Quinn

Quinn “leave me out of it”

The broccoli and cauliflower are finished, I harvested the last two heads of cauliflower this afternoon. They are starting to bolt, much to my initial disappointment. But I found, that when roasted, the more open structure results in many more crispy bits…my favorite. It’s an unexpected benefit.

Cauliflower

Cauliflower

Our grass (probably more weeds than actual grass) is greening up with the cooler weather, dewy mornings and early rain. We’ve had over an inch of very welcome rain this month.

I moved a bench closer to the pollinator garden as well as a couple of half wine barrels that I will plant. I’m looking forward to having my tea or coffee and watching the bees come spring.

Pollinator Garden – October

There is not much growing here right now as California natives go dormant in the summer. There is (supposedly if the weatherperson is correct) a big rain storm coming next week. I have some more wildflower seeds to plant before the rain.

Here is how it looked in the spring of 2019.

Wild Flower Meadow, Fort Bragg CA

Wild Flower and Pollinator Garden June 2019

This is the newly planted area, I have high hopes once we get to spring. I’ve put in a variety of colorful perennials that should have a long bloom period.

New plantings October 2021

The pineapple sage is a welcome nectar source for the hummingbirds. We have had swarms of them all spring and summer but now only the native year-round Annas remain.

Pineapple sage

There is still a little color in the garden.

The native bumblebees were late to show up, and seem to have abandoned us early this year.

Native Bumblebee on Scabiosa

I have seen and heard a dozen or more flocks of Canadian geese flying south. It makes me wonder if we are in for a cold and wet winter. Fingers crossed.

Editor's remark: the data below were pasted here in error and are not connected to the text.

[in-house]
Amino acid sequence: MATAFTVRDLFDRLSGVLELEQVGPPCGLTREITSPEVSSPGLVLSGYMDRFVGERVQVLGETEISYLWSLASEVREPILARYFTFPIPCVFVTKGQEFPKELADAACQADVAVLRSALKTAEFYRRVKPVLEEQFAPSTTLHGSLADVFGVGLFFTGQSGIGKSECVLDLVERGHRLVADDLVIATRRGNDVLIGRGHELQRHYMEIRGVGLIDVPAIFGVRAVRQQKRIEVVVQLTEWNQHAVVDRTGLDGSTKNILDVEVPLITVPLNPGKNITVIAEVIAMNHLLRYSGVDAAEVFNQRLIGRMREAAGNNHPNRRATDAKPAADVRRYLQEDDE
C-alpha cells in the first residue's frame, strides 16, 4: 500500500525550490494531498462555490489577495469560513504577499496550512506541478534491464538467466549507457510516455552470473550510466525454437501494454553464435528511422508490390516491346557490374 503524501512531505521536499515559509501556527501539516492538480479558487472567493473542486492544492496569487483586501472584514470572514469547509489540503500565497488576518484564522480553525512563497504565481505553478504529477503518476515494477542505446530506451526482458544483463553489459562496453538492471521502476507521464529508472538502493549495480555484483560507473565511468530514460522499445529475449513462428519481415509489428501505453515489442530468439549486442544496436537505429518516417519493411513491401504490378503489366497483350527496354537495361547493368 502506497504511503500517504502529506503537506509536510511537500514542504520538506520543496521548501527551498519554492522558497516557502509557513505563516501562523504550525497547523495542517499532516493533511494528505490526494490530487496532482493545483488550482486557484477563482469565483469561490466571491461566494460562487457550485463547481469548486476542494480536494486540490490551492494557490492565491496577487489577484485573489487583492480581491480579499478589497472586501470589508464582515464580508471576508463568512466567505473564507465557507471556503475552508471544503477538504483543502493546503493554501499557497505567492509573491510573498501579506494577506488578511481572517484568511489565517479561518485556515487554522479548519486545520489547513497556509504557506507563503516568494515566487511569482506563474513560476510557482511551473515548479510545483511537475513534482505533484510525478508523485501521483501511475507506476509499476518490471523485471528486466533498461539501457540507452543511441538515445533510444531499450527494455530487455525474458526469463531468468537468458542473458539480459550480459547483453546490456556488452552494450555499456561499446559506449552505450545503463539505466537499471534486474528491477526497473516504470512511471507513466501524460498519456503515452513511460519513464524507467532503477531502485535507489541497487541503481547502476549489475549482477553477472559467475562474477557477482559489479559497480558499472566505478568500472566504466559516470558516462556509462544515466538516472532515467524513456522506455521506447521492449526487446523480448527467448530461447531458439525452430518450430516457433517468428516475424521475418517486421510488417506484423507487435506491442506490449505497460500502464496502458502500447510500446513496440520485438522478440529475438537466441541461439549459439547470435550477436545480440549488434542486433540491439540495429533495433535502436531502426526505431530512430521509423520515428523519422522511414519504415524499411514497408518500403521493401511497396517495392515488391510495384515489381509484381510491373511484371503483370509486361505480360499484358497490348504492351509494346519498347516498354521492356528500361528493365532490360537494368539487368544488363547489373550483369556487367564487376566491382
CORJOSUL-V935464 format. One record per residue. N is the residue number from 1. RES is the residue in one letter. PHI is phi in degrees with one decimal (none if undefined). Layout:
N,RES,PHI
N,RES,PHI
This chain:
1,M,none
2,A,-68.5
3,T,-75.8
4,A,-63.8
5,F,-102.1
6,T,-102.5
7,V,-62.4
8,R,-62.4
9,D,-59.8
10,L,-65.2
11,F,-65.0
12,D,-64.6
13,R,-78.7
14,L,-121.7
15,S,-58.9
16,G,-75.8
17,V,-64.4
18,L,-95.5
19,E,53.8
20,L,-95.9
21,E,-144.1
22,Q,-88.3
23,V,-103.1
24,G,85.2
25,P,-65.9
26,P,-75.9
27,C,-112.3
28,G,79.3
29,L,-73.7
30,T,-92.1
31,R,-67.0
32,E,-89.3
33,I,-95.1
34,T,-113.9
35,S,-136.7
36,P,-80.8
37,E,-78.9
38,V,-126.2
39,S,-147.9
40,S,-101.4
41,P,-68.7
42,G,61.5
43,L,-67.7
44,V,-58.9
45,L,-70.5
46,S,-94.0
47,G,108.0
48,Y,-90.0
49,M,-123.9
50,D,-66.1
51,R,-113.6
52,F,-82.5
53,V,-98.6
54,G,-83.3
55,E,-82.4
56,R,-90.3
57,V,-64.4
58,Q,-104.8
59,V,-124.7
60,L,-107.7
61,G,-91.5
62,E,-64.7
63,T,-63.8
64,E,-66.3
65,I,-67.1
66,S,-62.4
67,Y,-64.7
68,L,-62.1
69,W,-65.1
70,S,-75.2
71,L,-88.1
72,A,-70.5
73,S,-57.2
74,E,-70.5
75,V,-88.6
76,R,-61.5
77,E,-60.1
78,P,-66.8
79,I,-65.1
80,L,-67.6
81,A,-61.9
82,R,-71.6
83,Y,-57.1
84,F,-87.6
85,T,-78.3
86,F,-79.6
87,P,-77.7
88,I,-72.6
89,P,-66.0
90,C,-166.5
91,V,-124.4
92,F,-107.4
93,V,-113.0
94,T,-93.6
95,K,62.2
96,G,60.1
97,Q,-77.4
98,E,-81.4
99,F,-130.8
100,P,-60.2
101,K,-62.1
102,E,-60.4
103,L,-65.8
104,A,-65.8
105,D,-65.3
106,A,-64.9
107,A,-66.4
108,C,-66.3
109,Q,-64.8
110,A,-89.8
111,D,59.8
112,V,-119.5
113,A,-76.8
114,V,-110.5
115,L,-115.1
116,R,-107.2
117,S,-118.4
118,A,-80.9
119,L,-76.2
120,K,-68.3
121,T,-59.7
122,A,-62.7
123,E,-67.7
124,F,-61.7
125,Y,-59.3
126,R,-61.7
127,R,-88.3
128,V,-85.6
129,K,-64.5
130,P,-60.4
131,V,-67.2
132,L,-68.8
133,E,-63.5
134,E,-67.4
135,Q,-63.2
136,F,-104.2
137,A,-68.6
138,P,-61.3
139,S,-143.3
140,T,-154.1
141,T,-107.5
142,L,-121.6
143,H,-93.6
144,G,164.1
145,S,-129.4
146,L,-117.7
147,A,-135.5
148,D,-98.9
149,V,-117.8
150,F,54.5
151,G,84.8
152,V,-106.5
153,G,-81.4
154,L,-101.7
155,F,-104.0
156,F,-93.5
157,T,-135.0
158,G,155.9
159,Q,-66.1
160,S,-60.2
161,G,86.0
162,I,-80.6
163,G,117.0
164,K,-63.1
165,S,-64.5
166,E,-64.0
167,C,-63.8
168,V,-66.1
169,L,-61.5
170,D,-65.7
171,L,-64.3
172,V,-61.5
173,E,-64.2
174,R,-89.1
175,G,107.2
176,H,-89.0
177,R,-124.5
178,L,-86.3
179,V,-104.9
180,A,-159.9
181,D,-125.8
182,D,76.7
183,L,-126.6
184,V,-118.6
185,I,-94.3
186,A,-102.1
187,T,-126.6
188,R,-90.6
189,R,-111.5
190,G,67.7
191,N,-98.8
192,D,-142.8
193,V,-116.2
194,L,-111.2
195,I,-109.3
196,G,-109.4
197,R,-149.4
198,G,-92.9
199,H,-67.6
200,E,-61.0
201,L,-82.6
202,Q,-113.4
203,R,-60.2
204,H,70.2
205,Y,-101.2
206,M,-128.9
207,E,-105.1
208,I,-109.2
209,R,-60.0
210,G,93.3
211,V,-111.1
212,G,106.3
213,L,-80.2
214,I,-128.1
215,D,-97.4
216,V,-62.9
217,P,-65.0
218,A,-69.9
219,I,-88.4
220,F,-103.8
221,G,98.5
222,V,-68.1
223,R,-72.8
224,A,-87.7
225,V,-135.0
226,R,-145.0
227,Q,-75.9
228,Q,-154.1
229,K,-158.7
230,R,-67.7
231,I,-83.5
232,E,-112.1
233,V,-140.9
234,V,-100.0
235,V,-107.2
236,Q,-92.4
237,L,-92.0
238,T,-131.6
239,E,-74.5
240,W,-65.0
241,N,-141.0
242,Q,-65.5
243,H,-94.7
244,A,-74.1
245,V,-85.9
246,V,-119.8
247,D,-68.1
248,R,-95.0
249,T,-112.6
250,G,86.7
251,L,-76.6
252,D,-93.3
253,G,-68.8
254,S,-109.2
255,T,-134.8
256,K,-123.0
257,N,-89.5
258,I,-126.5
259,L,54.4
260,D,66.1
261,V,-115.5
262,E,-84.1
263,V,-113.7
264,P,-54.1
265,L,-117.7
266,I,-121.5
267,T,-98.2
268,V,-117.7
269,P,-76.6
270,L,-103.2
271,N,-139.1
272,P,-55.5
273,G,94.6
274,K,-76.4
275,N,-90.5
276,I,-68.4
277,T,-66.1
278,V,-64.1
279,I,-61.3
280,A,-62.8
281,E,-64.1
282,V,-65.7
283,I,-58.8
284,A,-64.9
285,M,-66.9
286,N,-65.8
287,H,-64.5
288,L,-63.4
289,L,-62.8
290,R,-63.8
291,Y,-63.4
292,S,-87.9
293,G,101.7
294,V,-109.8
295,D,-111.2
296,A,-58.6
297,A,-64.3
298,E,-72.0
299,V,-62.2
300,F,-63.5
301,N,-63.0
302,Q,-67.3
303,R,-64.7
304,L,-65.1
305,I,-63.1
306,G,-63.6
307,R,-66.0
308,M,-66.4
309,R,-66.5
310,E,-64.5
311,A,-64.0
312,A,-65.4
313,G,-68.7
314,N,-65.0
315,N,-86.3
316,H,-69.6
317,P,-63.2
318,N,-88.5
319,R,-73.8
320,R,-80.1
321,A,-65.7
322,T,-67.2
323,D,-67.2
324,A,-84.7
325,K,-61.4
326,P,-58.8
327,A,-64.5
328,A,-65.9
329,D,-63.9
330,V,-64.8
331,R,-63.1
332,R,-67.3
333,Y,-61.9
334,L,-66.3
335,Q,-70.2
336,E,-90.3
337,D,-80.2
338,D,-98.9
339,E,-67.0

Shanna, Casey and Quinn wish you adieu.

Shanna, Casey and Quinn

Shanna, Casey and Quinn

My constant companions in the garden.

 

In My Garden – September 2021

In My Garden – September 2021

It’s officially the fall season and I can feel the difference in the air. It’s crisper and mornings are cool, I smelled woodsmoke from fireplaces on the air the other day. Many folks still heat their homes with wood around here. And the first v’s of Canadian geese flew overhead this afternoon. And even better, it rained last Saturday! We got just over an inch. It was such joy hearing it on the roof. Fingers crossed that it’s a rainy winter, we sorely need the water.

The vegetable garden is prolific. I finally have tomatoes as well as zucchini, beans, cucumbers, lettuce, arugula, kale and chard. Even the broccoli and cauliflower are starting to head up.

Vegetable Garden

Vegetable Garden

The pollinator garden is looking the worse for no summer water. Hopefully it will come back in the spring once we have a little rain.

Pollinator Garden In September

Pollinator Garden In September

I cut back the perennials this month, and will do a little reseeding in late October.

In the flower beds, I’ve done a little replanting in two spots where it looked bare, plants were not thriving. The baskets are to deter digging by my favorite puppy. The new soft, enhanced and enriched soil was too attractive to her. I came out the morning after I planted the bed to find deep holes and plants tossed everywhere. Luckily they hadn’t been damaged too much, I had found the disaster early enough to replant without too many fatalities.

 

Shanna's handiwork

Shanna’s handiwork in another part of the garden, she’s digging gopher tunnels. This time, thankfully, in our mostly dead front lawn. A victim of no summer watering.

The rest of the garden is ‘getting by’ but looking a bit sad. This is not the best time of year for gardens in California.

More and more I am becoming a fan of succulents which don’t require much water or even attention.

Shanna 5 months

Shanna at 5 months finds boxes endlessly entertaining as Quinn looks on

Shanna at 5 months finds boxes endlessly entertaining as Quinn looks on

Shanna 5 months

Shanna – don’t let that angelic look fool you.

The dogs keep me company and entertained in the garden.

I will end with this picture of an amazing zucchini flower that looks like an alien.

zucchini flower

zucchini flower

Aren’t plants wonderful?!

Happy gardening everyone, I hope you are enjoying the change of seasons.

In My Garden – August 2021

In My Garden – August 2021

Okay, so it’s almost September and I am very late in getting this out to everyone. Who knew a puppy would require so much of my attention! She is a delight but also taking up any spare time that would have been devoted to writing about my current gardening activities. I  am still out there with my plants, just not spending the time writing about it.